“This is hopefully the solution they never need to use!” he says. “It’s an insurance policy that makes sure even if they go down (due to a hack, a catastrophic technology failure or a rogue employee who locks them out), that they have a backup option.”
Hack and slash
Data security is a very costly and complex proposition for an MLS, regardless of size. Dain says that while Northstar already had multiple layers of security and redundancies in place, adding MLS Backup was still very worthwhile.
“So we’re (already) doing live 30-minute backups to a sort of hot swap server. So if we were in the same situation, I’d like to think we’re in a better position than the overwhelming majority of MLSs,” Dain explains. “What (Carey) has added is something that’s completely disconnected from our environment…so if we were to somehow be compromised over here, it’s highly unlikely he would have the same compromising position.”
Northstar’s systems were extensive and powerful enough that national brokerage eXp was able to work with the MLS to help 4,000 affected agents input and access listings on eXp’s own site as well as Zillow, according to an eXp spokesperson.
With how much disruption this attack has caused, Carey says that the need for the MLS Backup service was “painfully obvious” to him as the chaos unfolded. In a separate blog post, he described how MLSs historically have rarely or ever had access to a commercial backup service.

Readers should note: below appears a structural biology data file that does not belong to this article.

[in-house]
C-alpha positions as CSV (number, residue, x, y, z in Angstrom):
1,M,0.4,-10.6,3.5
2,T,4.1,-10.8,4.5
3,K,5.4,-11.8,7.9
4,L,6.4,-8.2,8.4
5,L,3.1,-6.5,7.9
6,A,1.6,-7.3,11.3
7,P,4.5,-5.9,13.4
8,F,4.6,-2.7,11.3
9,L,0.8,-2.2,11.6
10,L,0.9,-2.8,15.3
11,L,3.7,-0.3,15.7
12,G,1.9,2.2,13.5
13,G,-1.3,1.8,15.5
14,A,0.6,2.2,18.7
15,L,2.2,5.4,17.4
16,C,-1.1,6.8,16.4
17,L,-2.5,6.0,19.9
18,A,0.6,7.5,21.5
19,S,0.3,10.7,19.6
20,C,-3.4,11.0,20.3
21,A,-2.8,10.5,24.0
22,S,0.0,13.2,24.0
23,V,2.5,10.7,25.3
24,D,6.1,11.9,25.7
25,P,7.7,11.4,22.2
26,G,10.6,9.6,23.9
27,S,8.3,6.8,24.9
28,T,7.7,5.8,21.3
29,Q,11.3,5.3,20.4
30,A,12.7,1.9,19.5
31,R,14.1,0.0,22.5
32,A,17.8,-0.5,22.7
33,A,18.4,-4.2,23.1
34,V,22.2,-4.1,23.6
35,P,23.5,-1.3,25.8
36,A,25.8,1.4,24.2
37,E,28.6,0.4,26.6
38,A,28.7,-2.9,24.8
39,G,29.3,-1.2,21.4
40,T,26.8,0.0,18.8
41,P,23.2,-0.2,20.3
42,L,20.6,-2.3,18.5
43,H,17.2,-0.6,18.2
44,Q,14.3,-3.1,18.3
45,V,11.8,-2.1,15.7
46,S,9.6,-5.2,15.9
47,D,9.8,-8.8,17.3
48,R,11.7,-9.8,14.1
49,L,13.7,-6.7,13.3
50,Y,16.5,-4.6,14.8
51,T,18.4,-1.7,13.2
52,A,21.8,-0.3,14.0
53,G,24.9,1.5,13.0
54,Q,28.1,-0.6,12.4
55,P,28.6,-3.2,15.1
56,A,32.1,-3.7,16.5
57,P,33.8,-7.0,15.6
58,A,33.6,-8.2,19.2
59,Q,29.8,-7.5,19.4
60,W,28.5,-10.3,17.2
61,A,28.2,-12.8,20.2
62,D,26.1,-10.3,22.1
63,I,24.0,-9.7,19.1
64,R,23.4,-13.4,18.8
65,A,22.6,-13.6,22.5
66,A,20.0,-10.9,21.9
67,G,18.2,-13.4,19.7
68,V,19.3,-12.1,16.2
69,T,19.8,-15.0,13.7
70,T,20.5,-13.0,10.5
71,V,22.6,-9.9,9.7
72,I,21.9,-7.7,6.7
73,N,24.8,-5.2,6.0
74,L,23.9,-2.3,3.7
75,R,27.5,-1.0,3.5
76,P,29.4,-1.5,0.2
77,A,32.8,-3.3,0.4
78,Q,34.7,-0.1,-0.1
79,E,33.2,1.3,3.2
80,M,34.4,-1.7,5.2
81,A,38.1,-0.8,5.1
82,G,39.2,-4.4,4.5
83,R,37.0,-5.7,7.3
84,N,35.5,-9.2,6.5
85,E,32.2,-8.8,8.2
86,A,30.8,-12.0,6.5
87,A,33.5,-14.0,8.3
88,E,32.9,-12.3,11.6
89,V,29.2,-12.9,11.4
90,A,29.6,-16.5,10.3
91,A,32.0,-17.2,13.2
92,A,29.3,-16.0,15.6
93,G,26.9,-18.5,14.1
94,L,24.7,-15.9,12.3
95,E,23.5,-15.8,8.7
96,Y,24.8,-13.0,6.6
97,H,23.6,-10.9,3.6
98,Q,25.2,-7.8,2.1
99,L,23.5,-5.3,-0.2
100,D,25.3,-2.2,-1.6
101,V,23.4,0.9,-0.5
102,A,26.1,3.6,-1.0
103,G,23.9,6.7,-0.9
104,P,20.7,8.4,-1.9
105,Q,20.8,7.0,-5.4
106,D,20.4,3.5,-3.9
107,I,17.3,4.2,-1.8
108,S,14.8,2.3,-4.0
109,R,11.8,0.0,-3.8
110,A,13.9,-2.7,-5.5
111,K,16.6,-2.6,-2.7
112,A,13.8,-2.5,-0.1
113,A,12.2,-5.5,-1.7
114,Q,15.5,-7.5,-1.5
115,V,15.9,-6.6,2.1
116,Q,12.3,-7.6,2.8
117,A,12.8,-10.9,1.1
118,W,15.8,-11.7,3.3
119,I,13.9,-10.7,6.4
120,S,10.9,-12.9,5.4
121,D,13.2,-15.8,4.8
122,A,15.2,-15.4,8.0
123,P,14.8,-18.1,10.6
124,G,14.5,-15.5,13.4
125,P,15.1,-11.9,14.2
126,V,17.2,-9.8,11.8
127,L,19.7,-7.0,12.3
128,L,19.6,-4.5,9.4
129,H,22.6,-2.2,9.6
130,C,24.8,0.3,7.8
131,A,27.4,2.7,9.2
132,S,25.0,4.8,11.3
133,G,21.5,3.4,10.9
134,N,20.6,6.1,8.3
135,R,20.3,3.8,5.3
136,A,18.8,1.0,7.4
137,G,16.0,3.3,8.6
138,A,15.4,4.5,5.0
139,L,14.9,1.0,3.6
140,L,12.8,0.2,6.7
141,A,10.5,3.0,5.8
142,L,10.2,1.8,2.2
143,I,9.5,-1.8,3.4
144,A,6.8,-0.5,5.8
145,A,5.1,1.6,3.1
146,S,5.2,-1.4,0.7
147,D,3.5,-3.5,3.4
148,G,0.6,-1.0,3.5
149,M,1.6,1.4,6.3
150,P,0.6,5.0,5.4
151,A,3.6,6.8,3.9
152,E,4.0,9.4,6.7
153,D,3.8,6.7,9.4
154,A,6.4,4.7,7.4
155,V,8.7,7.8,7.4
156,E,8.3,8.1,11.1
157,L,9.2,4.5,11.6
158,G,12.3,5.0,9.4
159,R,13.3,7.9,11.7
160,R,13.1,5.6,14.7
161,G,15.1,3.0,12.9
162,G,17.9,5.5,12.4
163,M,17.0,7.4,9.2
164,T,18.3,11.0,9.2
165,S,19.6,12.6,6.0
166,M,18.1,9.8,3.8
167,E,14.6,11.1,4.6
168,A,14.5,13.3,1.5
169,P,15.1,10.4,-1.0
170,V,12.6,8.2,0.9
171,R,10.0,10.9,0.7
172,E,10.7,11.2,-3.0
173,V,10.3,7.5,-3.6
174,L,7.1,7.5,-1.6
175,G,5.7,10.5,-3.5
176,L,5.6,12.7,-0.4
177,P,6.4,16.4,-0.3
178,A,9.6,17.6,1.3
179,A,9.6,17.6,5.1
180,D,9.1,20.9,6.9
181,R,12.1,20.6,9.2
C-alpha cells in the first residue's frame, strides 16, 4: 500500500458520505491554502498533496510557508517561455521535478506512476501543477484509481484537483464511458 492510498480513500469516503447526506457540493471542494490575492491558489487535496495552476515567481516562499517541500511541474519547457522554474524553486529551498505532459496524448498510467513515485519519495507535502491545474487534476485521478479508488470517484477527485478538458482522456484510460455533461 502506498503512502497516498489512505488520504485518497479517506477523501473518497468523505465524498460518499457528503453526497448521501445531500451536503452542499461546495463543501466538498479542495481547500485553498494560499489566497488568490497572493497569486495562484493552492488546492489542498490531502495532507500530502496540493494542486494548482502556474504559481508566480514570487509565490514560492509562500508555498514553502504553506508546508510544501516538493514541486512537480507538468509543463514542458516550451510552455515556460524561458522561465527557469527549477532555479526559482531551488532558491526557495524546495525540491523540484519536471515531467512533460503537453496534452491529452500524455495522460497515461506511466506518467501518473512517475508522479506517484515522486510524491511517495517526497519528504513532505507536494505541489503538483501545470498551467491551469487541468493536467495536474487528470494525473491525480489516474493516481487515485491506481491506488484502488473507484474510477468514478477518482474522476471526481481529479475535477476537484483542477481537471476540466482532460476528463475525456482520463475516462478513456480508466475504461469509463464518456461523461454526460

“The technology has been reliable enough that there has never been a need. It would also be a tough sell to an industry not known for spending money on technology,” Carey wrote.
Dain agrees, saying he knows smaller MLSs (who make up an outsized number of those affected by the Rapattoni attack) simply cannot afford to build their own databases and redundancies the way Northstar does. But the possibility of spending 10 days (and counting) using email blasts, social media and spreadsheets to track and market listings should give anyone pause, he says.
“It could become part of the discussion on why some MLSs might want to consolidate into larger regionals, but that’s not a cheap proposition,” Dain says. “Could some of the larger ones pivot? They could, and maybe they should, but I don’t think the smaller ones can afford to build their own tech the way we do.”
He adds that larger MLS providers like CoreLogic have begun emphasizing security in the last few days, providing greater clarity on their plans to stop or recover from a cyberattack. But the core problem remains that if those third-party providers are compromised, MLSs without their own backups can do very little.